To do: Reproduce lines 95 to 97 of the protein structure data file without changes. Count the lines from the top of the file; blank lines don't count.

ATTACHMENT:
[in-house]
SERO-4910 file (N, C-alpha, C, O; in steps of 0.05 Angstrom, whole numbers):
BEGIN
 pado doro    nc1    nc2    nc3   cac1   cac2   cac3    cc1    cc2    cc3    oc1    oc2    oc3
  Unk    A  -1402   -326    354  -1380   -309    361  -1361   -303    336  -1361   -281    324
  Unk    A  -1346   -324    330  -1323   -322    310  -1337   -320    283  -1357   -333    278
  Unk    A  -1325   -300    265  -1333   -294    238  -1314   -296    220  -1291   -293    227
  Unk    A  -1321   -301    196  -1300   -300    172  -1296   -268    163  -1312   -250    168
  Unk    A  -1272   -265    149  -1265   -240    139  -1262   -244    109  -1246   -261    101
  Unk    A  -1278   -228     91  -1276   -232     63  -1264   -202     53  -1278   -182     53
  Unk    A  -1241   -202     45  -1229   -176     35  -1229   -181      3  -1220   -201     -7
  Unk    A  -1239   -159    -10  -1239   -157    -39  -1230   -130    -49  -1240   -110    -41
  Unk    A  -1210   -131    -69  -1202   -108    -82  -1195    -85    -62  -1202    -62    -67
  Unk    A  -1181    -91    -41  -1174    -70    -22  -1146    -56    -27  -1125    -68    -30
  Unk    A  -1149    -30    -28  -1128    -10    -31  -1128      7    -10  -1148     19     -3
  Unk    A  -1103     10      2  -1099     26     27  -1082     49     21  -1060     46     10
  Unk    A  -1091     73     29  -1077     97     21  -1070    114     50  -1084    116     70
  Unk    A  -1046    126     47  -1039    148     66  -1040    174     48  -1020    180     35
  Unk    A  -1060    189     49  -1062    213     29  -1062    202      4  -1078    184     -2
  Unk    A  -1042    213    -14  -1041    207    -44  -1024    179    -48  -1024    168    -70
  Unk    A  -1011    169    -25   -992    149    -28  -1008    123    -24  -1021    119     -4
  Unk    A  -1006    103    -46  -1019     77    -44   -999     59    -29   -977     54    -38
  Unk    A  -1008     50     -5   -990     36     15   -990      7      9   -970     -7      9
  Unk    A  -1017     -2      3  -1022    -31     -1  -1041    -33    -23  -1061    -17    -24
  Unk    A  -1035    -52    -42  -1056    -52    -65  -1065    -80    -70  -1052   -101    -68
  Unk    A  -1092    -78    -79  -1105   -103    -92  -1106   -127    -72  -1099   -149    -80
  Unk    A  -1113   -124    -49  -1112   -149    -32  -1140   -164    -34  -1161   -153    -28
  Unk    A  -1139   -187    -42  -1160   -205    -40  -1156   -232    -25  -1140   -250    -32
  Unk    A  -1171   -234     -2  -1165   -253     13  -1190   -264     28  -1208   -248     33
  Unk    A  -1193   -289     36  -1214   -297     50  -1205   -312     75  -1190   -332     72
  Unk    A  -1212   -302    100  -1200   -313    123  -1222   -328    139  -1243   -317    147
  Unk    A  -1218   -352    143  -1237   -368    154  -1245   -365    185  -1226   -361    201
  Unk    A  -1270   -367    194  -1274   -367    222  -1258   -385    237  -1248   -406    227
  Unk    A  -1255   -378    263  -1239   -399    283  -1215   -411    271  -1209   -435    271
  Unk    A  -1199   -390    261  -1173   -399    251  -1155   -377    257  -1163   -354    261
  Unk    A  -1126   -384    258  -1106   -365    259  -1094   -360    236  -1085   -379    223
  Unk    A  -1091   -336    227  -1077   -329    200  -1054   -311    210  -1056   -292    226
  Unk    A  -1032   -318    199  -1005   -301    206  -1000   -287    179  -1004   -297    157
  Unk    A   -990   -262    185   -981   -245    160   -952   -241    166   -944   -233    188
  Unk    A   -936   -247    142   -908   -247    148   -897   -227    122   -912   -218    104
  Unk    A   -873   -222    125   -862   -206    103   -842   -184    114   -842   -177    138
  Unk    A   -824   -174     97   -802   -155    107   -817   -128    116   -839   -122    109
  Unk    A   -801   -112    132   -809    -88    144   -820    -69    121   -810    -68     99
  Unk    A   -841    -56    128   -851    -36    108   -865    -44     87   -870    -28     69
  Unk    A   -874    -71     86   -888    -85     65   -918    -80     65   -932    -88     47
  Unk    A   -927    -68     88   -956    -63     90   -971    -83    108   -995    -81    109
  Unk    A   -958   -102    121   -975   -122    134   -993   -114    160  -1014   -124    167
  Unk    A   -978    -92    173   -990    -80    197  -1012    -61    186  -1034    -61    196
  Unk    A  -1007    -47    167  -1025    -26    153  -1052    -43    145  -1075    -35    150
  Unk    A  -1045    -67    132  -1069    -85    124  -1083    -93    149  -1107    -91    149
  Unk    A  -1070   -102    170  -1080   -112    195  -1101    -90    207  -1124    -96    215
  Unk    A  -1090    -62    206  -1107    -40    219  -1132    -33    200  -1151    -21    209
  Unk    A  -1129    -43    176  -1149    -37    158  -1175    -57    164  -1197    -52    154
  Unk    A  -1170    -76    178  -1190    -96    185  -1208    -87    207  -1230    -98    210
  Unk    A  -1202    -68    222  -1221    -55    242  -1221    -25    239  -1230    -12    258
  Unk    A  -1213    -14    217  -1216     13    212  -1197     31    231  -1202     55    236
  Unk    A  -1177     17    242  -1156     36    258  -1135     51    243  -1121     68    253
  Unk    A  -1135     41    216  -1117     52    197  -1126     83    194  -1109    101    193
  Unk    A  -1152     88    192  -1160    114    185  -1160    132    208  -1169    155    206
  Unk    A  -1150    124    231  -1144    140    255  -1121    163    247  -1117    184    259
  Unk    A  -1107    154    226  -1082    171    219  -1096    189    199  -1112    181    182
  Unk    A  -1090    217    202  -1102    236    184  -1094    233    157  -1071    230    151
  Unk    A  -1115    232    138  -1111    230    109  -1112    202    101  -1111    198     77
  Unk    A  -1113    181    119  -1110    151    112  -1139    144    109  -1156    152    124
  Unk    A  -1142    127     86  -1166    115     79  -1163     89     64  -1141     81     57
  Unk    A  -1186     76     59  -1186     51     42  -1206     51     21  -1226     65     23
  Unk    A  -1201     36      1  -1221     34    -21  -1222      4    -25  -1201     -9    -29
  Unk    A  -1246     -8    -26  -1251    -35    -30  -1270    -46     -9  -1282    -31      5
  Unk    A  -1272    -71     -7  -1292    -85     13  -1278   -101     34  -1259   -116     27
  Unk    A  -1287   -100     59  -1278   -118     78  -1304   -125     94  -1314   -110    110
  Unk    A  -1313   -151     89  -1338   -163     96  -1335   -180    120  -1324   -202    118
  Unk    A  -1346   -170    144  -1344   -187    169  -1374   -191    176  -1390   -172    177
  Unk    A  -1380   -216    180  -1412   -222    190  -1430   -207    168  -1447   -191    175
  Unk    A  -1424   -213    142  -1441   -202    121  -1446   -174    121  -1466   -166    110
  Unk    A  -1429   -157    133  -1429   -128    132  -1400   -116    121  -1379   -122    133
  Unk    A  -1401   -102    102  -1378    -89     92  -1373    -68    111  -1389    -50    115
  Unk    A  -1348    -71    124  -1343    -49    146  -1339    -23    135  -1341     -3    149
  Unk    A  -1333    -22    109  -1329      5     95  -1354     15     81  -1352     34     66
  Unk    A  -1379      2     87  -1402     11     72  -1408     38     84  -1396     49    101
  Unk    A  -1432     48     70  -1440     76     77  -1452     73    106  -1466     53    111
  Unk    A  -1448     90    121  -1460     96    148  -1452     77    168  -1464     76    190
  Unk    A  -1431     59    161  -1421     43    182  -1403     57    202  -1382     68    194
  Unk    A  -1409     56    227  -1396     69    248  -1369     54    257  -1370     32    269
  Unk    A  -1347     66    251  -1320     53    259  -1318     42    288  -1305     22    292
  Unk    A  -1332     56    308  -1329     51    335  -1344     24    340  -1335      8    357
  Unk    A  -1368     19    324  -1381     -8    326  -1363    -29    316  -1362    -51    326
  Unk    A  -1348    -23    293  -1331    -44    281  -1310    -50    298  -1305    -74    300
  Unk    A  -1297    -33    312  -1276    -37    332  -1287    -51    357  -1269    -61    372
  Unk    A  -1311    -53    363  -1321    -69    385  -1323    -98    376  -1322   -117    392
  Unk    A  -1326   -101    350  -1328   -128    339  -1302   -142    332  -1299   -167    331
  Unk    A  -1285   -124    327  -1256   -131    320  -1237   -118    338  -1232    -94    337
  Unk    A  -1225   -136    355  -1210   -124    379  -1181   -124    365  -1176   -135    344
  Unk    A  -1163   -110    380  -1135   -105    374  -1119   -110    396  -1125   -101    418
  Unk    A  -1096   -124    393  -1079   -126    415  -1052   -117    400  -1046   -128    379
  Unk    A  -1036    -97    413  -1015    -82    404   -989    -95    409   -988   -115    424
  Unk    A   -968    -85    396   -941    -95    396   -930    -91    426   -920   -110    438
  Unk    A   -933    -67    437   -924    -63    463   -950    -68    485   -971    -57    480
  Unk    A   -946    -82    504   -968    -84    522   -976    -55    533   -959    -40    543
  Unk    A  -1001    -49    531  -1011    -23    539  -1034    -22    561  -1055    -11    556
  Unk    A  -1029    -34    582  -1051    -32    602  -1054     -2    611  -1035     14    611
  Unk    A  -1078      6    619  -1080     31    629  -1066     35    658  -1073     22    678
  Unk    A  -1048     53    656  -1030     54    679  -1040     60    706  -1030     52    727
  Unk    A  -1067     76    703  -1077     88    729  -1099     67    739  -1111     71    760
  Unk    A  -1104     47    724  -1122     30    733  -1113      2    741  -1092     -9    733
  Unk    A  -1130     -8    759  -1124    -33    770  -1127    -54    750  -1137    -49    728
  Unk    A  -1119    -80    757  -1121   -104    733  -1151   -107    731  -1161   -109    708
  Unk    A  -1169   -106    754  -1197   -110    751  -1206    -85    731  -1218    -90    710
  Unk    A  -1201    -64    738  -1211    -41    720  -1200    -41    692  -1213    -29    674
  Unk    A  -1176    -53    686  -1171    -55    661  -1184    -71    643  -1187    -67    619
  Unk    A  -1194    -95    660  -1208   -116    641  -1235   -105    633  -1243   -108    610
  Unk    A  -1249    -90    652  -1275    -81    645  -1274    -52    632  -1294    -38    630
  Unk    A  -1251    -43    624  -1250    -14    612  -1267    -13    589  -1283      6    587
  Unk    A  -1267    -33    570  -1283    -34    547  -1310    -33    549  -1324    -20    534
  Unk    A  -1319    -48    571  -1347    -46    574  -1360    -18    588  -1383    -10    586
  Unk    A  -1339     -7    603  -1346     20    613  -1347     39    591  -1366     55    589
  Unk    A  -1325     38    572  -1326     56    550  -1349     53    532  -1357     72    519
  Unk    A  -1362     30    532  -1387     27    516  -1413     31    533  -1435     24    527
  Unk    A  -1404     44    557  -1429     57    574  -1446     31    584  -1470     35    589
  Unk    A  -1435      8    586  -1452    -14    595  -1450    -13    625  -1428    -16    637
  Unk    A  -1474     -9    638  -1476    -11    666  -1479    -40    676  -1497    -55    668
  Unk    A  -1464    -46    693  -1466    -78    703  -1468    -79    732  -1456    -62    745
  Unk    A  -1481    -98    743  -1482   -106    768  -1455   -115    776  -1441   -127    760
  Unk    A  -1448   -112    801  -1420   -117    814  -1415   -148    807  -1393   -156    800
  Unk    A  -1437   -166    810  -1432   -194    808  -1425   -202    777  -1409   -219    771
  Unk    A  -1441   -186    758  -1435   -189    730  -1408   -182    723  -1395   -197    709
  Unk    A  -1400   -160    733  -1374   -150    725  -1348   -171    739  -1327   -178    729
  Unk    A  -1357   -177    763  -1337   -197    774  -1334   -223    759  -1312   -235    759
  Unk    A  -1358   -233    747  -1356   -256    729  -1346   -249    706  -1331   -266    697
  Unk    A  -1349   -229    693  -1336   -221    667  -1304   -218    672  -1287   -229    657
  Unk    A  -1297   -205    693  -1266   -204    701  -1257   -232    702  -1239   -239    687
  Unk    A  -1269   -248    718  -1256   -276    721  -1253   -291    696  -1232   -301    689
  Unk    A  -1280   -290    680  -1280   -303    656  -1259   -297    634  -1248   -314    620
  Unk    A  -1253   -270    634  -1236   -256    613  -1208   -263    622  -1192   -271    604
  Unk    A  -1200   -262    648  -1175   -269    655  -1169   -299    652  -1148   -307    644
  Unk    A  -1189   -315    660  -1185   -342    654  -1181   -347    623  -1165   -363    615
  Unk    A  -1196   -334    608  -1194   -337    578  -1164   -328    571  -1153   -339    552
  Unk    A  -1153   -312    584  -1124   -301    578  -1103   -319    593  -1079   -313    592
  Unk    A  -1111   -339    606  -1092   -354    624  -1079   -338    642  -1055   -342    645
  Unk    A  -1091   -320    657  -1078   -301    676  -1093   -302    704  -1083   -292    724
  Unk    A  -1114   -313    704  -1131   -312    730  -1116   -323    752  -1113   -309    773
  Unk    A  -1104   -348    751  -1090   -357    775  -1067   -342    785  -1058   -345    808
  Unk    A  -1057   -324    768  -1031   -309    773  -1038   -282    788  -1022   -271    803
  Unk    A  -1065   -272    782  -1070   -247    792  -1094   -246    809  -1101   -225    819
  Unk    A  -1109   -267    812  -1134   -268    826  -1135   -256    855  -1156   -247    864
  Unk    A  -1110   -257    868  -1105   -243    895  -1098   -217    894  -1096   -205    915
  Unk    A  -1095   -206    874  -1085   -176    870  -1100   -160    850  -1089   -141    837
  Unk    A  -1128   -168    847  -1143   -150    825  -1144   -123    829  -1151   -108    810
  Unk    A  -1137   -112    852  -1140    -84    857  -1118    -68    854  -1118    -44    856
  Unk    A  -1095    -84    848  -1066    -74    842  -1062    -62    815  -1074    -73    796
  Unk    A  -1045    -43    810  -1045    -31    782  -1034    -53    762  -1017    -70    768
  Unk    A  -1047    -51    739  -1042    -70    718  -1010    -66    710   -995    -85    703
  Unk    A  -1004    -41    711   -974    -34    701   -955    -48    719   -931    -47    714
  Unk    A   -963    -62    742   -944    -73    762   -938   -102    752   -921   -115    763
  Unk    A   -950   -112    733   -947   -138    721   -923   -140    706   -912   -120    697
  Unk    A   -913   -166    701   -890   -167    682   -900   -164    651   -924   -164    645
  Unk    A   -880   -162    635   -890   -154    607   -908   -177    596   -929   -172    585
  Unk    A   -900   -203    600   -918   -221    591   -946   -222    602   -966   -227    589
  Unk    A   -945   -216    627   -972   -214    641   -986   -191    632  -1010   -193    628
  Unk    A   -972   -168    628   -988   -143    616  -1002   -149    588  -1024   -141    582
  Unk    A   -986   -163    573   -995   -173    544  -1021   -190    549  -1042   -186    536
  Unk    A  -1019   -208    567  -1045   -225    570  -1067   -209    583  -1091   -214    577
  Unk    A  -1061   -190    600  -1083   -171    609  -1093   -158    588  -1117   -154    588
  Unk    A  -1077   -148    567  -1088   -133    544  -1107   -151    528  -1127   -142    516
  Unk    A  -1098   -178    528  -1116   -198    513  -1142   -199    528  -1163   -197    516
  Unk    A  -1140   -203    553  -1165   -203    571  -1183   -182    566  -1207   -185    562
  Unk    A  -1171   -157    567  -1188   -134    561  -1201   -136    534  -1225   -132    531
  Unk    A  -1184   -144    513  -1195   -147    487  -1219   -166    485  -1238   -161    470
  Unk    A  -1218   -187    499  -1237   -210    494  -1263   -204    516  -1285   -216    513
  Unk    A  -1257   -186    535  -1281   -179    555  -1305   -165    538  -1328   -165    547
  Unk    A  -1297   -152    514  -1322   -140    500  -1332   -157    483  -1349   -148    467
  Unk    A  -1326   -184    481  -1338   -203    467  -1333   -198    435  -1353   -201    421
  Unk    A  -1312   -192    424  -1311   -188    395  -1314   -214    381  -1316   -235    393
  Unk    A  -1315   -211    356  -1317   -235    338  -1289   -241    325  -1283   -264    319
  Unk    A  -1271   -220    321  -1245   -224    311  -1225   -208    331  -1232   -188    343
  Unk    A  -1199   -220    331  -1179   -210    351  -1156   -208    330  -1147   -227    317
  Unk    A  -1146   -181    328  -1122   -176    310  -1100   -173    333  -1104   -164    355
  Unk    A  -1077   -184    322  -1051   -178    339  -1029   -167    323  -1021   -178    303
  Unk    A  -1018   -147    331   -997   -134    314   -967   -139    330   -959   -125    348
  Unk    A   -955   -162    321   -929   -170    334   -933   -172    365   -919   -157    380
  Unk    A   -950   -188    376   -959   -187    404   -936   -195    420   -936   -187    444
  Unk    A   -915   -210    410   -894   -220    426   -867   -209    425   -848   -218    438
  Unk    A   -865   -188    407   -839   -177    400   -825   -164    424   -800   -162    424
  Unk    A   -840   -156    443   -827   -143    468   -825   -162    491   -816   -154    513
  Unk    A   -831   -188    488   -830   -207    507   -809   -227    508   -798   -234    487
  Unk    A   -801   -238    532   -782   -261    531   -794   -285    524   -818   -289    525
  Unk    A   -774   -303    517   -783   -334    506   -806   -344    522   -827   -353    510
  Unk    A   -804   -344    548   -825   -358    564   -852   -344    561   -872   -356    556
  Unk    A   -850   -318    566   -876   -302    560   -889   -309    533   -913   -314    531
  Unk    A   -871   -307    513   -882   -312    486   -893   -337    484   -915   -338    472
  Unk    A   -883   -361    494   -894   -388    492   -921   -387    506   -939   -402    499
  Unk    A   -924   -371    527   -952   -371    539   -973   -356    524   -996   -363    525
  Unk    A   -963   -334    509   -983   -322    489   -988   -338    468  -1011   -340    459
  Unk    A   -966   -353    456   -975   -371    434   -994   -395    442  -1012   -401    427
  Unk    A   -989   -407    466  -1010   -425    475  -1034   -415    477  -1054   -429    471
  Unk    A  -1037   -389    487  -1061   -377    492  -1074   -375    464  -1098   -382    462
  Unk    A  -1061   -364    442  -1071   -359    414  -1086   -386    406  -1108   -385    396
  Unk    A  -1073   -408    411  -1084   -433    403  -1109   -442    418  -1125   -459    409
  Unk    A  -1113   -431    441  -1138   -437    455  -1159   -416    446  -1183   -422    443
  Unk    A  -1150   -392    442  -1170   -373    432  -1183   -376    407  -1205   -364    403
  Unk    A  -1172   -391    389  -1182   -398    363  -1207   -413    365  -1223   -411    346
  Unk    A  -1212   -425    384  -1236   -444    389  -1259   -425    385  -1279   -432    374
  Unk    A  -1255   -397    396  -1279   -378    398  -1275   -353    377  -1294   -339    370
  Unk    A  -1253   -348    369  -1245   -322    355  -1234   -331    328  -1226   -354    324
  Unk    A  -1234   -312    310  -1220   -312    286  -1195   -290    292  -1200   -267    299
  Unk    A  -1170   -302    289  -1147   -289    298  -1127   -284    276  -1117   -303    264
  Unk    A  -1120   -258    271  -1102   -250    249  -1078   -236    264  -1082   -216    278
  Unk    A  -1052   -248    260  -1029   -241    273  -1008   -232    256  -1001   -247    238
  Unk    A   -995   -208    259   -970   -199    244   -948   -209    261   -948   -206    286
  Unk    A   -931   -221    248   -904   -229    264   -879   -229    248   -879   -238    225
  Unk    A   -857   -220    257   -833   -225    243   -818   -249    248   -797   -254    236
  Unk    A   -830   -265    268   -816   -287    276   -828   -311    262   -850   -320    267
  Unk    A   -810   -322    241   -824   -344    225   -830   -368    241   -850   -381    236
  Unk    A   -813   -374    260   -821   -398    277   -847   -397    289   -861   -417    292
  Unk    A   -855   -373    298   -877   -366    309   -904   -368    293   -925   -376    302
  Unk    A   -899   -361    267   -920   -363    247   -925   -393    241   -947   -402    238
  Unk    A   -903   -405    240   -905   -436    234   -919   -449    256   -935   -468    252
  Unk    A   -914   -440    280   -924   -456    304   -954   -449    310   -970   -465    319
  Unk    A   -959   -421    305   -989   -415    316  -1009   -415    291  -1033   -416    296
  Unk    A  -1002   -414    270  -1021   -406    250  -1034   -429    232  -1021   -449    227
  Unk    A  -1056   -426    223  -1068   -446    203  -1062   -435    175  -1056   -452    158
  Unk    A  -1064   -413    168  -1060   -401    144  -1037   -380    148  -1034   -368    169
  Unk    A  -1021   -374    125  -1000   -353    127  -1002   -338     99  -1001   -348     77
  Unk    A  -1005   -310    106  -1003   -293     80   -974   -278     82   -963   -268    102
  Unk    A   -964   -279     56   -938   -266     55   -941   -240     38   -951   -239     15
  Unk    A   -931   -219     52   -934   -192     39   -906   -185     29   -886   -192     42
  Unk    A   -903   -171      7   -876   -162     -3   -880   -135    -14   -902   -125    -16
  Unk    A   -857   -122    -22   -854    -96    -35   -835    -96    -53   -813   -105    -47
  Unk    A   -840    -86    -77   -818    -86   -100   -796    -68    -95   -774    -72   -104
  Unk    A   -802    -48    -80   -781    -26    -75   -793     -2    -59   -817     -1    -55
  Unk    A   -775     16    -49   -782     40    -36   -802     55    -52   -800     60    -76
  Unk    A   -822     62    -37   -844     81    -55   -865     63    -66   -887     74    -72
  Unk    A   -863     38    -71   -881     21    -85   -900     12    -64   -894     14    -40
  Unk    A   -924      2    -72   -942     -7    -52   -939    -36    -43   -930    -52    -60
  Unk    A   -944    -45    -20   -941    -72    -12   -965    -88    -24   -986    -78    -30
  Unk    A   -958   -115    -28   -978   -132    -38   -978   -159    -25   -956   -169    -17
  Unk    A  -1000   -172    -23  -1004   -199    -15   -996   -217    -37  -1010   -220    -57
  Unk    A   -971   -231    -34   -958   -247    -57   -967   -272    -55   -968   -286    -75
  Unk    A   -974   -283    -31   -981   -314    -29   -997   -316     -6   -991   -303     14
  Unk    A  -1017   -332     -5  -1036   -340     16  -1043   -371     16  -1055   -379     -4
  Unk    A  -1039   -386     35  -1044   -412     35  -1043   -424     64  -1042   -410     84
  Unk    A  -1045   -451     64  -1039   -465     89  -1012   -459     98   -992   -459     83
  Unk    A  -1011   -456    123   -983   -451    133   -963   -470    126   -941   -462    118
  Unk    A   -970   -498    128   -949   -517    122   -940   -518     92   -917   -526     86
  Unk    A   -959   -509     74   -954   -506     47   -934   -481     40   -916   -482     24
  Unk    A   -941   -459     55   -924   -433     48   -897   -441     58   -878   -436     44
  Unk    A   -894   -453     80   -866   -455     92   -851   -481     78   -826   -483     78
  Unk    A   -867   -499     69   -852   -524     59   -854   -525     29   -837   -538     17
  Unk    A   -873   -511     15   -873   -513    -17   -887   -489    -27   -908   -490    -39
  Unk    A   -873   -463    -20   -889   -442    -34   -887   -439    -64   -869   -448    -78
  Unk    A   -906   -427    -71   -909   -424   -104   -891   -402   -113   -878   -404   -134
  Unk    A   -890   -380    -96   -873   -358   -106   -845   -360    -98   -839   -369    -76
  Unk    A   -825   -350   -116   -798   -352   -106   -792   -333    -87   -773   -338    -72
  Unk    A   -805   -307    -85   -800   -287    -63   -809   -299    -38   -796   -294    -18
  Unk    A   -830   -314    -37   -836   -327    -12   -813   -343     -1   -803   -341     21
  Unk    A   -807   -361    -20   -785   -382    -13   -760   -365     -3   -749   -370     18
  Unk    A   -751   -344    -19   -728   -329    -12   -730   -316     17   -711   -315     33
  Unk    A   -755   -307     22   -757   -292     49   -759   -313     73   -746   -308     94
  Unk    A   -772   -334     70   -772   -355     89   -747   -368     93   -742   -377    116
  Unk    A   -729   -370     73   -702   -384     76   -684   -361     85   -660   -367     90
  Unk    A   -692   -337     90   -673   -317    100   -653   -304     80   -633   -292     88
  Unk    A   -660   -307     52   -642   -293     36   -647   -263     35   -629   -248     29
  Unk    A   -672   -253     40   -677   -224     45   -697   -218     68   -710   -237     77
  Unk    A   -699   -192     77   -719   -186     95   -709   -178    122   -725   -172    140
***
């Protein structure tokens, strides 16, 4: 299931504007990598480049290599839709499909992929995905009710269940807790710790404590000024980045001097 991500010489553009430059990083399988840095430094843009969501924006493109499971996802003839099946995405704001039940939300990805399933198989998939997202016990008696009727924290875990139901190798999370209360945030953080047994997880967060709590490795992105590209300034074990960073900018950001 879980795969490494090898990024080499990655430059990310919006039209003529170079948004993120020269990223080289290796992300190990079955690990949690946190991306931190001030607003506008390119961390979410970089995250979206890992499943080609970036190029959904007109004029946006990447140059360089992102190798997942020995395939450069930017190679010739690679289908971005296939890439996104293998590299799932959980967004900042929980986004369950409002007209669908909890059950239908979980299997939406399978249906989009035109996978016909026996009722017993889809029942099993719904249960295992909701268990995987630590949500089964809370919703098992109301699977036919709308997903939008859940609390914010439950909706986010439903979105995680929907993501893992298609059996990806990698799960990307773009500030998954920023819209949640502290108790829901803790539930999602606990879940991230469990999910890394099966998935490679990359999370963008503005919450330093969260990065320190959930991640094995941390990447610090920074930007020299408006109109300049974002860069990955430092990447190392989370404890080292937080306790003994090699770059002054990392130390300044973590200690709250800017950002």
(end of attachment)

  Unk    A  -1036    -97    413  -1015    -82    404   -989    -95    409   -988   -115    424
  Unk    A   -968    -85    396   -941    -95    396   -930    -91    426   -920   -110    438
  Unk    A   -933    -67    437   -924    -63    463   -950    -68    485   -971    -57    480